In article <firstname.lastname@example.org>, WM <email@example.com> wrote:
> On 11 Jun., 15:46, "Dik T. Winter" <Dik.Win...@cwi.nl> wrote: > > In article > > <8d9c63c5-b605-4a98-81f2-815875aae...@21g2000vbk.googlegroups.com> WM > > <mueck...@rz.fh-augsburg.de> writes: > > > On 4 Jun., 04:04, "Dik T. Winter" <Dik.Win...@cwi.nl> wrote: > > > > > That is the logic of potential infinity, i.e., of incomplete sets. > > > > > > > > Eh? As far as I know logic is *not* about sets. It is about axioms, > > > > statements and inference rules. > > > > > > Logic has been obtained from the bahviour of parts of reality that can > > > be called sets. > > > > O. Still, as far as I know logic is *not* about sets. > > > > > > > In Cantor's diagonal argument you can use the same logic : There is > > no > > > > > last line, therefore there is always a line beyond the checked > > lines, > > > > > But there you don't. > > > > > > > > Because you do not check the lines in order. It is always your basic > > > > assumption that you first check the first line and after that the next > > > > line. That is wrong. > > > > > > That is necessary because you cannot find the n-th line unless you > > > know the line number n - 1 or some equivalent mark. > > > > You are wrong. A list is a mapping from N to the elements of the list. > > Through that list, given a number n, you find the n-th element of the list > > without referring to any previous elements of the list. > > But you cannot find number n without referring to the numbers less > than n.
Nor without equally implicitly referring to the numbers greater than it. > > > To give an example, > > let's have a list of positive rational numbers through the mapping given a > > lnong time ago by David Tribble. To get the 51st element of the list, we > > calculate the mapping: write 51 in binary, create from it a continued > > fraction > > as described on > > <http://homepages.cwi.nl/~dik/english/mathematics/mueck/mapping.html> > > which is [0, 1, 2, 3], calculate it and we find 7/9. So we know the 51st > > element without knowing the 50th element. Where did I come at the 47th > > rational in that list (which is 7/11)? > > How can you write 51 without knowing what it is? Of course you must > count.
I can write lots of numbers by suitably randomized processes without even knowing the number I write, much less what numbers might precede it.
> > > And in my binary tree I give a definition of an end of a path that > > > contains aleph_0 nodes. > > > > I have not seen such a definition. What is the definition of "end of a > > path"? > > Virgil calls it tail. That is a good name. > I begin the construction with one path p_0. Then I construct another > path p_1. All nodes that p_1 does not have in common with p_0, is the > tail of p_1. All nodes of the tail are mapped on p_1. Then p_2 is > constructed. All nodes of p_2 that differ from p_0 and p_1 are mapped > on p_2. And so on. You see the ratio of paths and nodes per path at > any stage during the construction is 0.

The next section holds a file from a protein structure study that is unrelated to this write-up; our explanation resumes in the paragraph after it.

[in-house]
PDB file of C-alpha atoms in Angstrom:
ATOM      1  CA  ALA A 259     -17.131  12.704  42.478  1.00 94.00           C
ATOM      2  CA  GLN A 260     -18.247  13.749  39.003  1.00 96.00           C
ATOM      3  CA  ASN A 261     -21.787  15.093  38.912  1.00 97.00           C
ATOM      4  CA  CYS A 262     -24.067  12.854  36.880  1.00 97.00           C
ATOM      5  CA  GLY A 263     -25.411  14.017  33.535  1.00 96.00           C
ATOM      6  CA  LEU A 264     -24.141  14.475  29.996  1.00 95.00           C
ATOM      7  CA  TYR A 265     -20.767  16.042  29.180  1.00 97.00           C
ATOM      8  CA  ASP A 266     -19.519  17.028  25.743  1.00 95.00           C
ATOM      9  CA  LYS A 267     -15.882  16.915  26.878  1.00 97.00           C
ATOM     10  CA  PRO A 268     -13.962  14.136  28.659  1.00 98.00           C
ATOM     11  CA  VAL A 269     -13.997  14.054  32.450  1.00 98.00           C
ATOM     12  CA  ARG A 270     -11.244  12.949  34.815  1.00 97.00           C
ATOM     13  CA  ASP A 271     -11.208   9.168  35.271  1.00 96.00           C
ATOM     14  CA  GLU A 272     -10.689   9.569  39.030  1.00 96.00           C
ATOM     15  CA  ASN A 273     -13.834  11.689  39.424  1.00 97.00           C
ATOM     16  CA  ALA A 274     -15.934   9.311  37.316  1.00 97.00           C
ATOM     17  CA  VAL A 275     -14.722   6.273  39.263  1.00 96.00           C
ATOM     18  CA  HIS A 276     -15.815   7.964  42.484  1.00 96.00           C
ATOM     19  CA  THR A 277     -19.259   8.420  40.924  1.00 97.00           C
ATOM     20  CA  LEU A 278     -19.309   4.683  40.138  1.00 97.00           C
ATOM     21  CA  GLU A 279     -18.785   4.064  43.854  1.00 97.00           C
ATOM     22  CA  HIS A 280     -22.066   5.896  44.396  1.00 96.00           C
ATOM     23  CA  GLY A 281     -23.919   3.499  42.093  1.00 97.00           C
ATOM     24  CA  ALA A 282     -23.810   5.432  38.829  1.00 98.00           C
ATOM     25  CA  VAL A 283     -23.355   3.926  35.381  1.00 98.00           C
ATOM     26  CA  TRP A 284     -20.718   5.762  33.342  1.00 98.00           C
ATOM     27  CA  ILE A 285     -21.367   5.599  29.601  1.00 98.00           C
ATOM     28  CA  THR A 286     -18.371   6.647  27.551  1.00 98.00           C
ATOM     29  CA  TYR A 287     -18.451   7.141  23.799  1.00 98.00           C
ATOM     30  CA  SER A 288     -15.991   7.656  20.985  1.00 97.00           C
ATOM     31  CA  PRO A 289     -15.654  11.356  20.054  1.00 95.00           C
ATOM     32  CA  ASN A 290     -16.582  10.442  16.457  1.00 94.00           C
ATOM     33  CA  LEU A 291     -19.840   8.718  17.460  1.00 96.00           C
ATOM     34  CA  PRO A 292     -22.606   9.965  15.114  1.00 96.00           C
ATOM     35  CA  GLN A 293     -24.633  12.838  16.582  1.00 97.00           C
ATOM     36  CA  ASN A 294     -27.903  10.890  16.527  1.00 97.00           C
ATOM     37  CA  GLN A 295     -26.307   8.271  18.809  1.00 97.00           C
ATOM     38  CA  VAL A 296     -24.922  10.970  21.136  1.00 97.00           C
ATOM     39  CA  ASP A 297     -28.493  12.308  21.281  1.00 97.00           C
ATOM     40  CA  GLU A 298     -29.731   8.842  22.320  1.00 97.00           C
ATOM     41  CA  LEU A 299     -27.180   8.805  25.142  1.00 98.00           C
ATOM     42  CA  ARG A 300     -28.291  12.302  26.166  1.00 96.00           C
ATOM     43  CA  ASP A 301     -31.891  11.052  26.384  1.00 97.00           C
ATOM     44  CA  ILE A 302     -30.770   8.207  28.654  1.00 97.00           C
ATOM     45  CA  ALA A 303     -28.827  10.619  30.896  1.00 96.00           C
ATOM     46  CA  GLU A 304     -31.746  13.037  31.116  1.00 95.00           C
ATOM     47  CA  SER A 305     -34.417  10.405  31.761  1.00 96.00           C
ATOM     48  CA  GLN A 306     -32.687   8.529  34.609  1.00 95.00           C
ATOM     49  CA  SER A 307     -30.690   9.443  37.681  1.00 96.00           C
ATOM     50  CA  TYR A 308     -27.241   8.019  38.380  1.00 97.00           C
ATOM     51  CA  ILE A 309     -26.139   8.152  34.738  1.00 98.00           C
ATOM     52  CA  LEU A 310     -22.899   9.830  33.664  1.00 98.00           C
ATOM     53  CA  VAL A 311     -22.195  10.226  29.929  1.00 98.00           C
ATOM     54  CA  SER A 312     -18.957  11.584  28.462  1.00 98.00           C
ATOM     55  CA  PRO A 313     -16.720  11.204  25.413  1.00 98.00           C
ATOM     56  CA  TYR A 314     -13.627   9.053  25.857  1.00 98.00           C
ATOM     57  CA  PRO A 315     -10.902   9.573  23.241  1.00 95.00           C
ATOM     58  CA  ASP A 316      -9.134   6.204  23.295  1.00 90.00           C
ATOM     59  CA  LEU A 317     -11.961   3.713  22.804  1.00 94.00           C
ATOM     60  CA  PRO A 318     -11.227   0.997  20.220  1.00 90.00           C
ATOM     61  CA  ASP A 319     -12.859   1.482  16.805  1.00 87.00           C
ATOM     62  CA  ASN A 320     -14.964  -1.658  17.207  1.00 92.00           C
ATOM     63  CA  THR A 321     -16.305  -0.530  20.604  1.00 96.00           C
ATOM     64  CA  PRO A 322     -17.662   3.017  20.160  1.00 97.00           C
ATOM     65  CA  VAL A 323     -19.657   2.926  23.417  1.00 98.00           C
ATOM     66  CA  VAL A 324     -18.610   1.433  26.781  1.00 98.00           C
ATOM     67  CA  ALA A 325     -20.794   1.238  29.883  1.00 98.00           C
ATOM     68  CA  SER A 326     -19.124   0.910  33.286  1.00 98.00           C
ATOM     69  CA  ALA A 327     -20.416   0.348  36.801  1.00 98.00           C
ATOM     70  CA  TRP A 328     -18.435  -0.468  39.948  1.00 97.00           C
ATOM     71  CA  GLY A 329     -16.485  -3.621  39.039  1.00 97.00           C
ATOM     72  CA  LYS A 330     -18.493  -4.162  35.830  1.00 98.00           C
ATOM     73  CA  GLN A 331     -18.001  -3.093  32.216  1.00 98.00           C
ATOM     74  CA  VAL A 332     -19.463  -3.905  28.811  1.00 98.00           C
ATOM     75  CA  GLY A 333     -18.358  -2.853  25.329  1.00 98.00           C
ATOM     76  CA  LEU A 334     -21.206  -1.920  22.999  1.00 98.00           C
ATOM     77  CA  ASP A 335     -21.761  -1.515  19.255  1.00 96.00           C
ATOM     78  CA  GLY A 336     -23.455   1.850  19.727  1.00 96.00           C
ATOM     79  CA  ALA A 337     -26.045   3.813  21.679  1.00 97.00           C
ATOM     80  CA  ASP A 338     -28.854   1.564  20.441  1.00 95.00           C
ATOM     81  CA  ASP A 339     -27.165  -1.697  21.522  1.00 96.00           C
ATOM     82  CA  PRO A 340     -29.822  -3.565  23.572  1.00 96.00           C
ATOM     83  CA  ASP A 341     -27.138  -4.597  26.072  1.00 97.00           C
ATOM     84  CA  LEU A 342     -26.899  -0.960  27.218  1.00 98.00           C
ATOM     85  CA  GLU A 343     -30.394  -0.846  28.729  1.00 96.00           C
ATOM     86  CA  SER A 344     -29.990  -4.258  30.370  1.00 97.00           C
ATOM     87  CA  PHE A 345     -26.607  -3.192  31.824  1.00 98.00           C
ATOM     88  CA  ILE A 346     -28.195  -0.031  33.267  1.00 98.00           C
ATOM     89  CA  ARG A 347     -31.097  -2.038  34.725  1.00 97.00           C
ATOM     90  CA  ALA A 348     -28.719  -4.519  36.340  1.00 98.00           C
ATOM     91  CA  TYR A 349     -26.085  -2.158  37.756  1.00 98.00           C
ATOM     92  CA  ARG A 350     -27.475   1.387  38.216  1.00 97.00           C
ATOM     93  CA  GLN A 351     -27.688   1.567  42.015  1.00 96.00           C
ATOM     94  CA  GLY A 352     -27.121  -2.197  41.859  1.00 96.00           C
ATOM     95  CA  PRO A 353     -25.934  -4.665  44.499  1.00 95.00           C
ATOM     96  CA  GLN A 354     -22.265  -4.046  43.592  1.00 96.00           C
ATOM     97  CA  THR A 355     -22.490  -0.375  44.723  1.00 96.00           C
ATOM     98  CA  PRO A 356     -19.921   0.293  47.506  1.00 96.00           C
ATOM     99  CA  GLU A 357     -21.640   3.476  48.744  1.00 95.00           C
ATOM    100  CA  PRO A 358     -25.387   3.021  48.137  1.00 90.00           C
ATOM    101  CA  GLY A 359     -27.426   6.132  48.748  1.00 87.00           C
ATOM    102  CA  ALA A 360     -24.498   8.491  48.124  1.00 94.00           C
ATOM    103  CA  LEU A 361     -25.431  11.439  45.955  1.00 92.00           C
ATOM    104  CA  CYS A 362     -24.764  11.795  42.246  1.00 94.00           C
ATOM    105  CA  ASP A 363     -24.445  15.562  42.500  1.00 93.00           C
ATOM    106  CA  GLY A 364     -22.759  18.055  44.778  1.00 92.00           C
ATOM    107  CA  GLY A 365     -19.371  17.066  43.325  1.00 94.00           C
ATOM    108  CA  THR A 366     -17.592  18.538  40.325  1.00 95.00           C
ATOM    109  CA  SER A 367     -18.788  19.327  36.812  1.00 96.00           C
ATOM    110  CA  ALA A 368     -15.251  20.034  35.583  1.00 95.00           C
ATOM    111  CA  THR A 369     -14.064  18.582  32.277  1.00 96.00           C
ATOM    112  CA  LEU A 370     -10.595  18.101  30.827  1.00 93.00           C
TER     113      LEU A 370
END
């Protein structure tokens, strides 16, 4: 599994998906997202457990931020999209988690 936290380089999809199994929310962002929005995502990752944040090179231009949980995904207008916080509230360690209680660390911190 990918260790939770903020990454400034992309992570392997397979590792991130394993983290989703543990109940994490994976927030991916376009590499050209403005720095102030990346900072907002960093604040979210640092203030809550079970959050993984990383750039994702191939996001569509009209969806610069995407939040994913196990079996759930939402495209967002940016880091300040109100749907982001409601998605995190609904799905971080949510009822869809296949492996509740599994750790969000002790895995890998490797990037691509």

Actually, WM is still suffering from a misunderstanding of the definition of a path. That definition does snot require any sort of "construction" such as Wm envisions.
The "parent of" relation between nodes generates an "ancestor of" partial order on the nodes of a tree in the obvious way. A subset of the set of nodes of that tree is a path if and only if (1) it is totally ordered by the ancestor relation., so that for any two of its nodes one must be an ancestor of the other, and (2) it is maximal among such totally ordered sets, so that there is no node that can be to it added without destroying the total property.
Every set of nodes in every tree satisfying both properties is a path, and every set of nodes failing either is not a path.
Those properties, and only those, confer pathhood.
For WM to claim that any set of nodes in a tree which satisfies those properties is not a path is both false and stupid, but he persists in doing so anyway.
> > I don't see a difference. But I can assuer you, there is no decimal > expansion for irrational numbers.
WM's assurances have to often proved false to be trusted.
Besides which, who says that the existence of a decimal expansion is required for a number to exist? For a particular form of numeral, but there is no requirement that any number have any particular form of name before it can exist as as number. At least not in serious mathematics.
> > If one rejects actual infinity, then there is not "a continuous > function nowhere differentiable".
Then there are also no continuous functions at all, and nothing to replace them with.